A conservative white Louisiana resident who Hochschild describes as an outgoing insurance saleswoman. Galicia’s father abandoned her family when she was young, and Hochschild notes that Galicia could have benefited from paid family leave during that time of her life even though she vehemently opposes it now. Sharon is the first example of the contradictory politics Hochschild later comes to call “The Great Paradox.”
Sharon Galicia Quotes in Strangers in Their Own Land
The Strangers in Their Own Land quotes below are all either spoken by Sharon Galicia or refer to Sharon Galicia . For each quote, you can also see the other characters and themes related to it (each theme is indicated by its own dot and icon, like this one: Note: all page numbers and citation info for the quotes below refer to the The New Press edition of Strangers in Their Own Land published in 2016.).
We, on both sides, wrongly imagine that empathy with the “other” side brings an end to clearheaded analysis when, in truth, it’s on the other side of the bridge that the most important analysis can begin.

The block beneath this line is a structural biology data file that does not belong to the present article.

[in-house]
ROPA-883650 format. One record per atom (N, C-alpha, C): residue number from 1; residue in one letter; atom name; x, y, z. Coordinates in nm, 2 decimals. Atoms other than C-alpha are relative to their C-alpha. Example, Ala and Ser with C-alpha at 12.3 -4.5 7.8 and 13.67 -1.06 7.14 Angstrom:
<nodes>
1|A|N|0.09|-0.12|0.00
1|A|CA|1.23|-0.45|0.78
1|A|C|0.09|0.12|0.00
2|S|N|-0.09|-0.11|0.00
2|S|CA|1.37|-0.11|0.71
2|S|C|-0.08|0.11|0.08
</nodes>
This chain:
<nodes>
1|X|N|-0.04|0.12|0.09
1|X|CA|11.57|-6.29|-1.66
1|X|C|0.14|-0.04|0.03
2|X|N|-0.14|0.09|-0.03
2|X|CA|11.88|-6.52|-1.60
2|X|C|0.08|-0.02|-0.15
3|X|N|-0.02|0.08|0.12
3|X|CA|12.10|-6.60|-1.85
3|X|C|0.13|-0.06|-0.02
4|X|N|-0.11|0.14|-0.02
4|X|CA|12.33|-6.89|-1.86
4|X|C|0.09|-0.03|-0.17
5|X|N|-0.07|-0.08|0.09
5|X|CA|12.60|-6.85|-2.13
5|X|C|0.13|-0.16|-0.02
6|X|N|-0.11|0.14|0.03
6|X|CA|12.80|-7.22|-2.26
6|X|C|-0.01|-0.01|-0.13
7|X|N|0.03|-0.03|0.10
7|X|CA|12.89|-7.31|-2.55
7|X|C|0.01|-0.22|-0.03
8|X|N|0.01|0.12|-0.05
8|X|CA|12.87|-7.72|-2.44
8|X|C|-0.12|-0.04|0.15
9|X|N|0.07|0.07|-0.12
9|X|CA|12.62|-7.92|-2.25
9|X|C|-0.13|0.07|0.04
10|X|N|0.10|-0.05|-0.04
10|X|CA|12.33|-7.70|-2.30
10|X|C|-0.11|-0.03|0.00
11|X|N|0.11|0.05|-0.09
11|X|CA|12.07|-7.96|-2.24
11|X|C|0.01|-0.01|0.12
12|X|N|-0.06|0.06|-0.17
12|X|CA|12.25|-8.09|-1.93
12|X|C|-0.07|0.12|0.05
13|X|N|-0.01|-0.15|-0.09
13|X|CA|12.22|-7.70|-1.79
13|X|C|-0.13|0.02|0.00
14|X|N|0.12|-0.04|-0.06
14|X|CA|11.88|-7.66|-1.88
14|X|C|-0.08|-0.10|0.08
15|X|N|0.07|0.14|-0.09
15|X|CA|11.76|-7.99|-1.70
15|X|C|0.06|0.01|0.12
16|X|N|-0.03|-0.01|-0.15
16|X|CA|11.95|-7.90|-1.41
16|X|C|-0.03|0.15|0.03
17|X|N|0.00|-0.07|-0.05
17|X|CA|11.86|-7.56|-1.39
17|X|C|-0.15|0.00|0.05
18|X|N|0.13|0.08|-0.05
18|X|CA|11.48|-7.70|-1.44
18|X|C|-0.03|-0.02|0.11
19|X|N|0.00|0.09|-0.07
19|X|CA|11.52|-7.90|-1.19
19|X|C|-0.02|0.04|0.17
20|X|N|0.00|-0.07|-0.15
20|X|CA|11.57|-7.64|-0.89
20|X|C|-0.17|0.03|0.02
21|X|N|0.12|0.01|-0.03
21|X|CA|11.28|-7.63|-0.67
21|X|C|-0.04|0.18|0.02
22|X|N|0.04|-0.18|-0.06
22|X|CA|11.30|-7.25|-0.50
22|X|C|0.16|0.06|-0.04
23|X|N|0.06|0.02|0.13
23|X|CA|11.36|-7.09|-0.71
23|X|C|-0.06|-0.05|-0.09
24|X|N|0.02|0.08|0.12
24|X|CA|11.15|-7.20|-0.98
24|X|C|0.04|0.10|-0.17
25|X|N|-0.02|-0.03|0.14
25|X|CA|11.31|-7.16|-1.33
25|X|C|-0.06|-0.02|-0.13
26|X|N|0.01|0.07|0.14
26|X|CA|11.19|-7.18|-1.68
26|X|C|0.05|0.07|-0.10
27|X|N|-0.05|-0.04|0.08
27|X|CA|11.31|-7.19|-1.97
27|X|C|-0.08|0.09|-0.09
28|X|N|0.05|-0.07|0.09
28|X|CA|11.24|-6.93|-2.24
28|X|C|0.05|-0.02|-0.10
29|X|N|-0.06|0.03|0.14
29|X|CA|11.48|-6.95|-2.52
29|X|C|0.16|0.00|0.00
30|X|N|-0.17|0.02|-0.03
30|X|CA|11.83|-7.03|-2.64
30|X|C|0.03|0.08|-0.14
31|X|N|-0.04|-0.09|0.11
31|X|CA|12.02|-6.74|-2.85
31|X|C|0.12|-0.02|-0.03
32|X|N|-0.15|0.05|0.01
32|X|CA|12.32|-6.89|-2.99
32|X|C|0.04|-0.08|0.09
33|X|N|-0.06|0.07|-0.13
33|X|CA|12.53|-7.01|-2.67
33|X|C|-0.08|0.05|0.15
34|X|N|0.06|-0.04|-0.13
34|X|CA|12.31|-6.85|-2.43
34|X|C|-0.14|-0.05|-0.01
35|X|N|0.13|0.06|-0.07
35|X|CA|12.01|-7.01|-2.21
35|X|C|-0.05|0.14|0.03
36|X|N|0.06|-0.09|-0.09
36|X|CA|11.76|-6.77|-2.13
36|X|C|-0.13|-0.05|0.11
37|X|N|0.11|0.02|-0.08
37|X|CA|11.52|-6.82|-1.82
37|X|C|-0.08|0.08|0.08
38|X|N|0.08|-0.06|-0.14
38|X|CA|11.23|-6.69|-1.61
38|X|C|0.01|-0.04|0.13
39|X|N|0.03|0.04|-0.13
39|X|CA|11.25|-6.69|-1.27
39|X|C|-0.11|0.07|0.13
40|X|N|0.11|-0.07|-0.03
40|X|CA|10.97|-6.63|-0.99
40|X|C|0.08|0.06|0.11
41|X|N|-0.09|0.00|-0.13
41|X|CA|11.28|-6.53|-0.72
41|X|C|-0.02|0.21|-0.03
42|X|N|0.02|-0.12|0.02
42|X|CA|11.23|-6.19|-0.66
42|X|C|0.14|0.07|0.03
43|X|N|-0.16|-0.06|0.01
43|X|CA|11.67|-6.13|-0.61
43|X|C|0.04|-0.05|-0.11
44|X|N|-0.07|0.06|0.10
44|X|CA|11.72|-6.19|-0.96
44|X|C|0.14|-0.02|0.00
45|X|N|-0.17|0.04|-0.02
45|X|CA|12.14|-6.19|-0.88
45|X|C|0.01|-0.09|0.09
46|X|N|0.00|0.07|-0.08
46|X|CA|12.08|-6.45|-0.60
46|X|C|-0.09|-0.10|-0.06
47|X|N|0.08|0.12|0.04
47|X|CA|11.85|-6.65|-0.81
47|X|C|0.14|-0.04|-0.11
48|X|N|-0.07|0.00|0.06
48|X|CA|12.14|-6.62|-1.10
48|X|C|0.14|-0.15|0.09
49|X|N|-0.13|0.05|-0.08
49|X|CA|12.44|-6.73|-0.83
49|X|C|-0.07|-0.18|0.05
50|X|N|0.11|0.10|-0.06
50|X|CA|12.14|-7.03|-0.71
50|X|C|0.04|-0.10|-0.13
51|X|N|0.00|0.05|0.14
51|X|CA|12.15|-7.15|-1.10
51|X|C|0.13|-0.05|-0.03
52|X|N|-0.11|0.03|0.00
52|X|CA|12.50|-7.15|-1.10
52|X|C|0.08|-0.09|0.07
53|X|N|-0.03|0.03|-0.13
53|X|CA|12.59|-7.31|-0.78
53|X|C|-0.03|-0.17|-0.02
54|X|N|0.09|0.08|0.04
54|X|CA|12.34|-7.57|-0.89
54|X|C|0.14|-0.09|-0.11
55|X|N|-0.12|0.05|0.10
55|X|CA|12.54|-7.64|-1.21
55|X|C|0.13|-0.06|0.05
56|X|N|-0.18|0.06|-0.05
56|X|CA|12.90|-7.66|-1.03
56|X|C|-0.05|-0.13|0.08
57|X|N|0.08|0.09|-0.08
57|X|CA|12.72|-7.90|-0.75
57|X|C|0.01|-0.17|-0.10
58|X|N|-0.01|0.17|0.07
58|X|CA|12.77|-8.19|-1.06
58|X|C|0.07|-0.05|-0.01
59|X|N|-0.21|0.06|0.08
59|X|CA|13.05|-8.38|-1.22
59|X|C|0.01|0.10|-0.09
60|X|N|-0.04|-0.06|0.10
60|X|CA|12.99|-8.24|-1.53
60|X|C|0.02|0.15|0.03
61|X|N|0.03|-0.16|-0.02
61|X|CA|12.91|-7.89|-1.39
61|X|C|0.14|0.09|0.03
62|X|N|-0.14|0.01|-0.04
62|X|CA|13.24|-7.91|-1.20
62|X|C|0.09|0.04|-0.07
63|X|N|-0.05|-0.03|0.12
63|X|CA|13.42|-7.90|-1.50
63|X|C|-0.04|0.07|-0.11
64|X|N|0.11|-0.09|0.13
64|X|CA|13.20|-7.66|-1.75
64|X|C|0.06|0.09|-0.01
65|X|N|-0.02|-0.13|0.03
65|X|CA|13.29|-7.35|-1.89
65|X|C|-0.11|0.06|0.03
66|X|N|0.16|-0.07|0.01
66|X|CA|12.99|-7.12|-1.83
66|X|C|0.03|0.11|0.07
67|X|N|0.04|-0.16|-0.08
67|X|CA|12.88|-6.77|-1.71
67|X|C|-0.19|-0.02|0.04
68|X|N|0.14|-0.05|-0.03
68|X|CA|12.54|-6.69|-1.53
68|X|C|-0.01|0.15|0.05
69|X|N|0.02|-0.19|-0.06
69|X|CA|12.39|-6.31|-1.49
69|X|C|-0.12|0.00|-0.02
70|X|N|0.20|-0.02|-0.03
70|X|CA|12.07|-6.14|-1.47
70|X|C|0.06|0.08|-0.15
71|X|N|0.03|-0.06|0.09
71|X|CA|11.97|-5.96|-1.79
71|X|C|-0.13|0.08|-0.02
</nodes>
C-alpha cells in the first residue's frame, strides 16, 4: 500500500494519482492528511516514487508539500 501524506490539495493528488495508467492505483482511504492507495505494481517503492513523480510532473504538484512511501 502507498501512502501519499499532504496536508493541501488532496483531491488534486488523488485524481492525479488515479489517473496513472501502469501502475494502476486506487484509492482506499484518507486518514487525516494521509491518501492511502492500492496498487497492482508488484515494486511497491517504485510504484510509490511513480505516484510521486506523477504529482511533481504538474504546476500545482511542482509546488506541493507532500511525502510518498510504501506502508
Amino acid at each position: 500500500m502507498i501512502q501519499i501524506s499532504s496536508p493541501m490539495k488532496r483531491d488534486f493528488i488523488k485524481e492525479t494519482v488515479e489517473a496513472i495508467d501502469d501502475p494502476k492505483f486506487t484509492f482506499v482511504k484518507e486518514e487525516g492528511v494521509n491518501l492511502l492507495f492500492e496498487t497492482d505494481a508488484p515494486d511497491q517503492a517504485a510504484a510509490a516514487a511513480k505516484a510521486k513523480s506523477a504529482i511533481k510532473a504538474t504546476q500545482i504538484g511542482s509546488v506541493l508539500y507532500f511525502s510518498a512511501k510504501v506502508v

Sharon Galicia Character Timeline in Strangers in Their Own Land
The timeline below shows where the character Sharon Galicia appears in Strangers in Their Own Land. The colored dots and icons indicate which themes are associated with that appearance.
Chapter 15 – Strangers No Longer: The Power of Promise
...McCorquodale were ardent supporters; Mike Schaff preferred Ted Cruz. Jackie Tabor, Harold and Annette Areno, Sharon Galicia and others Hochschild encountered were worried about Trump’s antagonizing personality but still willing to... (full context)
Chapter 16 – “They Say There Are Beautiful Trees”
...as a business with a touch of church?” Are recycling bins wasteful regulation? What would Sharon Galicia’s left-leaning son think of Berkeley? Hochschild realizes that “our deep stories differ, of course,... (full context)
Afterword to the Paperback Edition